356 F2d 511 Scobie v. State of Oklahoma
356 F.2d 511
Gary M. SCOBIE, Appellant,
The STATE OF OKLAHOMA et al., Appellee.
United States Court of Appeals Tenth Circuit.
Feb. 4, 1966.
Arthur J. Movius, Denver, Colo., for appellant.
Charles L. Owens, Asst. Atty. Gen., for appellee.
Before LEWIS, BREITENSTEIN and HILL, Circuit Judges.
DAVID T. LEWIS, Circuit Judge.
Appellant, presently confined in the Oklahoma State Penitentiary, filed a petition for a writ of habeas corpus in the United States District Court for the Eastern District of Oklahoma, asserting that he had been denied a federal constitutional right through the unilateral acts of the state public defender in refusing to perfect an appeal on appellant's behalf. Finding that appellant's contentions had merit, the federal district court, 239 F.Supp. 646, held in abeyance an order of relief to allow the State of Oklahoma an opportunity to afford appellate review of his conviction. The state through legislation and judicial decision afforded appellant the opportunity and right earlier denied to him. In re Scobie's Appeal, Okl.Cr., 403 P.2d 257. The federal district court thereupon dismissed appellant's petition for a writ of habeas corpus and this appeal followed.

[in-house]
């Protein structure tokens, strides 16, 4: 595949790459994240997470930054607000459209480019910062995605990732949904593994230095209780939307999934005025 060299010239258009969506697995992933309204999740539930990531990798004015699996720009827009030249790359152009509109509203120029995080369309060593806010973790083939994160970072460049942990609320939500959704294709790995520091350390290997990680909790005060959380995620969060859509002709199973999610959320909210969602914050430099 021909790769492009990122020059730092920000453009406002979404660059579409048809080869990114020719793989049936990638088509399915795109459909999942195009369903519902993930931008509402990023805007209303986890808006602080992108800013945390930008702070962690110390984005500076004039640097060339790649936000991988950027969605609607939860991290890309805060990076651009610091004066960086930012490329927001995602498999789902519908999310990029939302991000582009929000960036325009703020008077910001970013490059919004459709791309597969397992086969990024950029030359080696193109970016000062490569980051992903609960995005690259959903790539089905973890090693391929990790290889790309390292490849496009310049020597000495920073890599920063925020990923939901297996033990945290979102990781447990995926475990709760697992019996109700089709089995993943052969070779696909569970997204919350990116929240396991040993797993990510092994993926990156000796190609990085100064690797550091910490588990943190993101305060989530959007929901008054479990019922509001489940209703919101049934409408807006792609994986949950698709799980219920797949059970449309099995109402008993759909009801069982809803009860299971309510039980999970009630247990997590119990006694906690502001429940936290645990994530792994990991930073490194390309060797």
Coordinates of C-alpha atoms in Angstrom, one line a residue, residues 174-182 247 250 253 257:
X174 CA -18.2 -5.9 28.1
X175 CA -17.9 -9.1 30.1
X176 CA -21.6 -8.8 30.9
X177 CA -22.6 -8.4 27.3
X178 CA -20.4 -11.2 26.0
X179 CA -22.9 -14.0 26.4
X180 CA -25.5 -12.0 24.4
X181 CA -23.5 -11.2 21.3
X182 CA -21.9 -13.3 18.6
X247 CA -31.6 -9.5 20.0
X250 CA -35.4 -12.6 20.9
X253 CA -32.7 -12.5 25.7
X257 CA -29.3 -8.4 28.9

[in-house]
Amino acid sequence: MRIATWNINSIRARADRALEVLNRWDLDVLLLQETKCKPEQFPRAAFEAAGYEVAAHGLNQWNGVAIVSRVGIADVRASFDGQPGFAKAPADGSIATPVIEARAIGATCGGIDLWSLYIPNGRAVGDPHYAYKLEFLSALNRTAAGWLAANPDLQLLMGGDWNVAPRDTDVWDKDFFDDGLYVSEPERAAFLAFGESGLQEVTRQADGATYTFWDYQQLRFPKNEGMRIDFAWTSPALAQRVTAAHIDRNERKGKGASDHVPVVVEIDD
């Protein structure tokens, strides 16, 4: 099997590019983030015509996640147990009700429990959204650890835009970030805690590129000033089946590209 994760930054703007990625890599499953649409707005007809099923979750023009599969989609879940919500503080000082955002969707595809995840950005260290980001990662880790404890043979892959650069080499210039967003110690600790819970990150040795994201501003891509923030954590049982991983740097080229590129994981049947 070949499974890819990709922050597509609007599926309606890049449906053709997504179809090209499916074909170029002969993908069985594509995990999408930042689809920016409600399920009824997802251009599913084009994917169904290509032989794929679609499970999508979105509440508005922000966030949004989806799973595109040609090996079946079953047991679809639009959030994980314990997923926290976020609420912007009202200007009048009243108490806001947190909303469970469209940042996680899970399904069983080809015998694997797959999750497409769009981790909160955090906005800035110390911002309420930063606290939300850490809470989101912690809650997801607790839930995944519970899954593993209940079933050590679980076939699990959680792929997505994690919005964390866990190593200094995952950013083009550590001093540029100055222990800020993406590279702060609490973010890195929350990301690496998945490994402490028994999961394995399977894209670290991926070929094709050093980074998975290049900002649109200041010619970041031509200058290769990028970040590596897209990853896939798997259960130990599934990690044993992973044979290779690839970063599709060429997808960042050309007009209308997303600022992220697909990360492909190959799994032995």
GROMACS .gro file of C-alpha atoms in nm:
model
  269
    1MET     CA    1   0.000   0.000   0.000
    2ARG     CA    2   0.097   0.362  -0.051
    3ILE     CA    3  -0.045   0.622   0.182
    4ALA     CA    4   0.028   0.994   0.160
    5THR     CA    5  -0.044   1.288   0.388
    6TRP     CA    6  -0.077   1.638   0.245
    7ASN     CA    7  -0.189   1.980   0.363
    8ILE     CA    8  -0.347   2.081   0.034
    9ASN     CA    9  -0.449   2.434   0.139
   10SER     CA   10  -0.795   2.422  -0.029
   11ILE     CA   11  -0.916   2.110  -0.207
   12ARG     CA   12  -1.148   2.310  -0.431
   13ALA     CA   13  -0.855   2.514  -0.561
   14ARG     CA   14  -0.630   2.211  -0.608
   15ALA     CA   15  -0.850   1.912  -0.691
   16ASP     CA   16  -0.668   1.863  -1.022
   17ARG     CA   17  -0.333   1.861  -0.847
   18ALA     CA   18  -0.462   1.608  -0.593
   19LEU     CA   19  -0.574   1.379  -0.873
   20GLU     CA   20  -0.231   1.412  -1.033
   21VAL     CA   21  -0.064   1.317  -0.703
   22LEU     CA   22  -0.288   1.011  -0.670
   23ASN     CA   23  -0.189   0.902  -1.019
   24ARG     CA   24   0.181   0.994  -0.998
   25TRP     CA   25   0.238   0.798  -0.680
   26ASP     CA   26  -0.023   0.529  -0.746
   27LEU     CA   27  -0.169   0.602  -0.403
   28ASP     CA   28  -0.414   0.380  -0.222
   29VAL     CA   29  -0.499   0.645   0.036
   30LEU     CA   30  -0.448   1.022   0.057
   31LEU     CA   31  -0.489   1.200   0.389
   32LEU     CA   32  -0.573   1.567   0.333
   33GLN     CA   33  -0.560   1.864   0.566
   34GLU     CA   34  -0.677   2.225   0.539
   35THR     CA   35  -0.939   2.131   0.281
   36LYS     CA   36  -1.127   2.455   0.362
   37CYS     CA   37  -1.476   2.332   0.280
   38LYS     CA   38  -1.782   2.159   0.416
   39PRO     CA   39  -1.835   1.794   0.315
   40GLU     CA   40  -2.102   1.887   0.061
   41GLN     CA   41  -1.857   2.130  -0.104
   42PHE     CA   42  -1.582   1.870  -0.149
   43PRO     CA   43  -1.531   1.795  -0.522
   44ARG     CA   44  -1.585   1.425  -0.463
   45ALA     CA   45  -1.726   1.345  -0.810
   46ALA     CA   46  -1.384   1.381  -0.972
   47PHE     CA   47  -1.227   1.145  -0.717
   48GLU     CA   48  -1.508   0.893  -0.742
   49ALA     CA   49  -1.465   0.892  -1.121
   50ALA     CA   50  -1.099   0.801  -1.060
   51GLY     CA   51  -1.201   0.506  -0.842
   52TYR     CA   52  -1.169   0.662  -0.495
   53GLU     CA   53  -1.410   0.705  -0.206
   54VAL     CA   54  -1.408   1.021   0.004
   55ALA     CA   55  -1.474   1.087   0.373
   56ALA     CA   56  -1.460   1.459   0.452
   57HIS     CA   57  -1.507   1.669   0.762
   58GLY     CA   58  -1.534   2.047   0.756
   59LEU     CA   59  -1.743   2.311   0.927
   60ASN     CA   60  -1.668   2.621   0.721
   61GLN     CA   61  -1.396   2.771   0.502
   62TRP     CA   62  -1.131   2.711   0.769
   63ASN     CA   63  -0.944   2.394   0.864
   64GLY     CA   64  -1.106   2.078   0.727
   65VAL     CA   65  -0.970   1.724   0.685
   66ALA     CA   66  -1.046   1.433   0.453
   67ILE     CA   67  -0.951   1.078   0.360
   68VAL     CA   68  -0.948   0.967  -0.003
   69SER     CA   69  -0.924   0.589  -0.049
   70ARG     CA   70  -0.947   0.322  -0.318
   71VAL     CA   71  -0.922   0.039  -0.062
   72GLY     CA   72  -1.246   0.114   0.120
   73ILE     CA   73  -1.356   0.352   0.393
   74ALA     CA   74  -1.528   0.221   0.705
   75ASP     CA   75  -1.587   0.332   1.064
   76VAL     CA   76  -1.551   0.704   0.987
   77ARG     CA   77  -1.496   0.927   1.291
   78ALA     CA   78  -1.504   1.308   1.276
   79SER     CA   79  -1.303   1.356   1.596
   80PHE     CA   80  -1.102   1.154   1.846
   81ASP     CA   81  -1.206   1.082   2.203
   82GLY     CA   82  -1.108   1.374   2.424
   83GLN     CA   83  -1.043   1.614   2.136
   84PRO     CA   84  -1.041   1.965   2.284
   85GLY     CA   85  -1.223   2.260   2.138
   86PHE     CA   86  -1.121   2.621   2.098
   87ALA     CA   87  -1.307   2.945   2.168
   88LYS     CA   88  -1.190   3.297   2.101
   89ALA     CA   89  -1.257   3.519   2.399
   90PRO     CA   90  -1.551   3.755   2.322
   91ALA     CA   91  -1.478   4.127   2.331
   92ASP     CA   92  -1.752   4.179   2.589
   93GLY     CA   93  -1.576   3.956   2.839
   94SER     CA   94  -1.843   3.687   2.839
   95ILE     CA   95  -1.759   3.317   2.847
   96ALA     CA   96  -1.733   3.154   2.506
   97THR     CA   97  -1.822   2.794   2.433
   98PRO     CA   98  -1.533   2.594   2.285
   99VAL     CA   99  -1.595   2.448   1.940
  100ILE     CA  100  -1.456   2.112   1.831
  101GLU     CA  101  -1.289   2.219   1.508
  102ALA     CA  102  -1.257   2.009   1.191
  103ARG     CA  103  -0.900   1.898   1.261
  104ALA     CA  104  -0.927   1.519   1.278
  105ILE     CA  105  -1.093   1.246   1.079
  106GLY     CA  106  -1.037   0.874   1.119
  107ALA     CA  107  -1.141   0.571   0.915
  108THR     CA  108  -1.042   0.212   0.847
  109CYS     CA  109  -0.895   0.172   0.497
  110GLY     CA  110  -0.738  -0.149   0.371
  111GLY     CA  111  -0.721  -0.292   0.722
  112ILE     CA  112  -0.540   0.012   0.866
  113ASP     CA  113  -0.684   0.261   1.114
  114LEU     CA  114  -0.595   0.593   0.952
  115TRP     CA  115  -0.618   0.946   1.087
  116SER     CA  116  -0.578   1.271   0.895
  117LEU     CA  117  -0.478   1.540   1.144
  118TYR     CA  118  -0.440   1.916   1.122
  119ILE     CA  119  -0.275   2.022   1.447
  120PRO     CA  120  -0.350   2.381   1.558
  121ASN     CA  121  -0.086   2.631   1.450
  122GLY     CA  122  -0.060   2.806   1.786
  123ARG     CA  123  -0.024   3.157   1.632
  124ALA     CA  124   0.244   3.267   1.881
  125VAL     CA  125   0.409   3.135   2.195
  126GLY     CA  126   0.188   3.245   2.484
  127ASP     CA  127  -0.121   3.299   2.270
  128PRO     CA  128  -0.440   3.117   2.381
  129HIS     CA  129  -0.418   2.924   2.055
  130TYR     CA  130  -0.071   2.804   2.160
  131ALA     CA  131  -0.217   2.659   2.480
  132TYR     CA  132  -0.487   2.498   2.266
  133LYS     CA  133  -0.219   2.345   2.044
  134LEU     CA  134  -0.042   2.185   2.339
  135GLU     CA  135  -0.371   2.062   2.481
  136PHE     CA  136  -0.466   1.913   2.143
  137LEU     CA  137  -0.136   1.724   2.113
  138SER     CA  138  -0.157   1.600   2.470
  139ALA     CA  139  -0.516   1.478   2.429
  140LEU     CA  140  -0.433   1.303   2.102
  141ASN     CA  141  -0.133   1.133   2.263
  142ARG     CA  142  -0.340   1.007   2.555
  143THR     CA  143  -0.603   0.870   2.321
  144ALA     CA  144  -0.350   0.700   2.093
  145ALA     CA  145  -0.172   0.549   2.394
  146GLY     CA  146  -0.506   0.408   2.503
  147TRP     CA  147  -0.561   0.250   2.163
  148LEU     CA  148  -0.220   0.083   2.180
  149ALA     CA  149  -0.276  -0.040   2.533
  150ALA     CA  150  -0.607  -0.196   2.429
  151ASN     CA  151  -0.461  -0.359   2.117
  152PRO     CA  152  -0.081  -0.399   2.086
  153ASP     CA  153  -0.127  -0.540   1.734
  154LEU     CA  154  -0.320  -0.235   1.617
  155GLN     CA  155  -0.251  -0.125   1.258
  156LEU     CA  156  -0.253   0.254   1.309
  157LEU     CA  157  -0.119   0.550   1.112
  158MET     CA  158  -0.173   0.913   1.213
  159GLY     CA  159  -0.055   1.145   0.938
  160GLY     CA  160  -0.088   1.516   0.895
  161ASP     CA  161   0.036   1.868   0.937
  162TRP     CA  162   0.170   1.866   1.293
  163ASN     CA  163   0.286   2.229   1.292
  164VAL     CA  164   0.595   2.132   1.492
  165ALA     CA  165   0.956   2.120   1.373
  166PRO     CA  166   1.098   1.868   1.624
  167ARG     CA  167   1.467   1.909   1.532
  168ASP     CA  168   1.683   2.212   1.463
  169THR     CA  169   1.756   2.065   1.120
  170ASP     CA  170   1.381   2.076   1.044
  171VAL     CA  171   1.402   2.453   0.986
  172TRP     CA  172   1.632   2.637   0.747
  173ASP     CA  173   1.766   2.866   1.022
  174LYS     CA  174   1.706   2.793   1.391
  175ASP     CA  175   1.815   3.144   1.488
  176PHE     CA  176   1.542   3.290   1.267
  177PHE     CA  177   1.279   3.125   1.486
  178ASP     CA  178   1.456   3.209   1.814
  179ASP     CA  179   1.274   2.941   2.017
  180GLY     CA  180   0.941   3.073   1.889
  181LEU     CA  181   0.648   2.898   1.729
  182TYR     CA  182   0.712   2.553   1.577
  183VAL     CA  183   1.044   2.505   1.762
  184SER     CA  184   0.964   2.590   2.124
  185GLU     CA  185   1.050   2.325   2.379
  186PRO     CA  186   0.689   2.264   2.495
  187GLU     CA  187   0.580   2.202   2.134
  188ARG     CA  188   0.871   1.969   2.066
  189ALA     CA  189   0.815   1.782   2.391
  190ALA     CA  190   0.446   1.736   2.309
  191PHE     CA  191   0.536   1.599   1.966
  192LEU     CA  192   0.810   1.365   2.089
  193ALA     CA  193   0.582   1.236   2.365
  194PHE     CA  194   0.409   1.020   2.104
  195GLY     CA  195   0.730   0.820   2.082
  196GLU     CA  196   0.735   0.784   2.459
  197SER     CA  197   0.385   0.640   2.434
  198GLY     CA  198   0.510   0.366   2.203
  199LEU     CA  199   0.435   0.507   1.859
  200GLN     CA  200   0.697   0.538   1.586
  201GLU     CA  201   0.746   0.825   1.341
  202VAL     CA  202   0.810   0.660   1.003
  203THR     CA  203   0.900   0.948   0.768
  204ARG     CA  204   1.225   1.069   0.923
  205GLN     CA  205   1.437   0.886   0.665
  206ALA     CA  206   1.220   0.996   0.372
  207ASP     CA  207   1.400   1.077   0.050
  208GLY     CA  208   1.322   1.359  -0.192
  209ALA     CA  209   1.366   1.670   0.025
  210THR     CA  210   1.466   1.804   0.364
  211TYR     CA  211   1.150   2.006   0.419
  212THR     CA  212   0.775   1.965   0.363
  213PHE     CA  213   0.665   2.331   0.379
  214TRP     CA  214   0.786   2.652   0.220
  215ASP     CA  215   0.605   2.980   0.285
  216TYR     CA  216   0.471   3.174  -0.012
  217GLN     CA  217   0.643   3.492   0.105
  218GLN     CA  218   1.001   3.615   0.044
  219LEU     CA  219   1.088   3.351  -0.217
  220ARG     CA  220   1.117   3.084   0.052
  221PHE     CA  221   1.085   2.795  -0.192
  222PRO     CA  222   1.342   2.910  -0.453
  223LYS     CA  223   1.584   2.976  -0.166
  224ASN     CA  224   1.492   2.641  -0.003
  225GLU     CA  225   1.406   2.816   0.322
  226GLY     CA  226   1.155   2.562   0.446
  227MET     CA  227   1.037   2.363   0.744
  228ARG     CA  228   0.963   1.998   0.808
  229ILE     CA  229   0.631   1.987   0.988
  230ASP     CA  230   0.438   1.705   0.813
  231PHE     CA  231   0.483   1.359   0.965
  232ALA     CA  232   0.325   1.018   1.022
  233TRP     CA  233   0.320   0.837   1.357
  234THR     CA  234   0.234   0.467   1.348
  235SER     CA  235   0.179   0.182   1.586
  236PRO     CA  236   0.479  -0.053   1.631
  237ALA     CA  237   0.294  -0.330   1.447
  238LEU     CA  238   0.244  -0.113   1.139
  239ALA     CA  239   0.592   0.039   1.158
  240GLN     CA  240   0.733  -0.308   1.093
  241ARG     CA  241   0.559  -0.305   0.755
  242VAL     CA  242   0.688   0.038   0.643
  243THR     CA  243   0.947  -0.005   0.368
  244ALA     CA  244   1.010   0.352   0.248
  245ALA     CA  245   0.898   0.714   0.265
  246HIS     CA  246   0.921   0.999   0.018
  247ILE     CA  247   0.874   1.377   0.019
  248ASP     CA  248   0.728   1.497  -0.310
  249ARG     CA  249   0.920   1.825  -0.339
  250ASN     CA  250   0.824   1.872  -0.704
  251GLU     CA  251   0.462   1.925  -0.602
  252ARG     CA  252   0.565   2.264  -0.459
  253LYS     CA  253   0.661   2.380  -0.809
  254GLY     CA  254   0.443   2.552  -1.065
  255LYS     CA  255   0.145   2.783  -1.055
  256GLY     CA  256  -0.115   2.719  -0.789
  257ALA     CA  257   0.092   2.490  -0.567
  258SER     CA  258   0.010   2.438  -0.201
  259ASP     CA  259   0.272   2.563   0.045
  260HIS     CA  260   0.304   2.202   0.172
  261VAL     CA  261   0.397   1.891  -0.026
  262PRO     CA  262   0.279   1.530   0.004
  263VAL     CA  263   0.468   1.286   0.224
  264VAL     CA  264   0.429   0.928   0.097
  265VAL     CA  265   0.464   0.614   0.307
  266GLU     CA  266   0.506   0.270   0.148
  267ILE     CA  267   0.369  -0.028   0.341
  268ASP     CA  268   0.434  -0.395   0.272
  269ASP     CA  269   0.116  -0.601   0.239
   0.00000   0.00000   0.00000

Although we are informed that Scobie's appeal attacking the merits of his coviction is still pending in Oklahoma's Court of Criminal Appeals, he makes the remarkable assertion in this court that the federal district court erred in dismissing his petition for a writ because the Oklahoma legislation, Okl.Laws 1965, S.B. 152, and the state court decision, In re Scobie's Appeal, supra, by which Oklahoma has afforded him the federal right he sought, are violative of designated provisions of the state constitution. Federal habeas corpus cannot be used to test the validity of state statutes in light of state constitutions and appellant's argument, if extended, is self-denying. If the Oklahoma constitution bars state legislation affording to its citizens their federal constitutional rights, such state constitution is itself unconstitutional. U.S.Const. art. VI.